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Match Made in Food Heaven: Salt House and Chenin Blanc

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Last night my friend and I dined at Salt House. Although it was both of our first times dining at this San Francisco gem, we had both been to the sister restaurants, Town Hall and Anchor & Hope (where I had previously dined on the most visually memorable dish of my lifetime: sea urchin and dungeness crab). Based on my experiences at those restaurants I had very high expectations for Salt House, which were met deliciously. Lucky for us, I know the hostess at Salt House so she hooked us up with a good seat in the back and let the waitress know that we were “VIP” – thanks, Kat!

I had decided to bring a bottle of wine to dinner the night before. It took me nearly a half hour of menu reading, winery web surfing, and food pairing research but I finally settled on a bottle that I had purchased this past weekend at BevMo under the suggestion of my father. He urged me to look for a South African Chenin Blanc, and I found and purchased Simonsig Chenin Blanc for a mere $11.99. I didn’t have that much exposure to South African Chenin Blanc (or Chenin Blanc in general), but based on what I had read about the grape I knew it would be the perfect fit for the majority of the menu options at Salt House – most of which consisted of seafood, soups, salads, chicken and a couple of read meat dishes. I figured if we stuck to the lighter stuff than this wine would go with just about anything we ate. And boy, was I right!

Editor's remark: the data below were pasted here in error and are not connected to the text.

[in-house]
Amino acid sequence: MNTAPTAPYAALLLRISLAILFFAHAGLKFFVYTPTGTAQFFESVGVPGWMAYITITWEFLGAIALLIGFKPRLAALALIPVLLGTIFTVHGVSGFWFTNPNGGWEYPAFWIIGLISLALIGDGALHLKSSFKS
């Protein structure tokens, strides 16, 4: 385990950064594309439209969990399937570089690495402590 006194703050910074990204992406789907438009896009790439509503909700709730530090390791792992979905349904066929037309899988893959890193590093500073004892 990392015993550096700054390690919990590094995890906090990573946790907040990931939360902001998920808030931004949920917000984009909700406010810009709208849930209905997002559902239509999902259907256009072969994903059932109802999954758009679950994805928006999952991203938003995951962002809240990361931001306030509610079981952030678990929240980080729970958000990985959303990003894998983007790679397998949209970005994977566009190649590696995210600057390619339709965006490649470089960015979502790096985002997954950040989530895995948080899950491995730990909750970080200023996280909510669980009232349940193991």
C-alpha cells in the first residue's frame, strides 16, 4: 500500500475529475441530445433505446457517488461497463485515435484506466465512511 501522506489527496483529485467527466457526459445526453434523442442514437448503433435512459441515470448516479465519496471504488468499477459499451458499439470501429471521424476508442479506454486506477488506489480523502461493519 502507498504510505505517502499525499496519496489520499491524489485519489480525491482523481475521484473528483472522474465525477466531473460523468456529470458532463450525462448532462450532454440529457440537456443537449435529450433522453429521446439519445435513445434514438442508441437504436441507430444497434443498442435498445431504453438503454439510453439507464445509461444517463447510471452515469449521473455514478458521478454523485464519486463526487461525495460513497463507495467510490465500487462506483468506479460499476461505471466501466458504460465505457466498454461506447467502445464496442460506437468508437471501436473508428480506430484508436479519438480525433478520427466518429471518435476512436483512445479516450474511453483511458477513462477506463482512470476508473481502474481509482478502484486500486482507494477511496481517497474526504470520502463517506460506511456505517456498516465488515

After Kat seated us at our VIP table, I told her to ask the waitress to bring an ice bucket for my wine. She quickly appeared with a bucket, added the wine, and went back for more ice. My friend and I let it cool as we sipped on our water and caught up on the latest in our lives. After about fifteen minutes of chatting, we decided it might be time to look at the menu.

We selected to share the crispy shrimp dish and wild arugula salad with blue cheese, English peas and Hazelnuts. She ordered the scallop dish as her entree and I ordered the Fulton Valley chicken with sausage and sunchoke puree. After we ordered we sampled the wine that I had brought (thankfully it was a screw top so I didn’t have to worry about any corkage issues). The wine had a bouquet of slight floral notes, but was outshined by the luscious tropical fruit flavors of pineapple and pear. The taste was crisp and fruity with a hint of honey. I immediately loved it and couldn’t wait to pair it with our meal.

The crispy shrimp arrived first (they split it on two plates for us – so VIP) and looked and tasted fantastic! The dish consisted of battered shrimp over green beans, Serrano ham and almonds with sprinklings of mint and parsley (or maybe it was cilantro?). The flavors blended perfectly with the Chenin Blanc, and the crunchy texture of the meal was a nice juxtaposition to the smooth, silky wine. I was midway through gobbling up my shrimp when the arugula salad arrived. Once I finished the crispy shrimp, I dug into half of the salad. It was very light with a citrus vinaigrette, and the hazelnuts added a nice sweetness to the salad that was juxtaposed to the soft, salty blue cheese. I was excited for the English peas in this dish, but I think they got somewhat lost in the fuss of all the other elements – or maybe my dining partner got more peas than me. The tropical fruit flavors in the Chenin Blanc complimented the sweet and salty flavors very delicately, and brought out a deeper complexity in the fruit of the wine.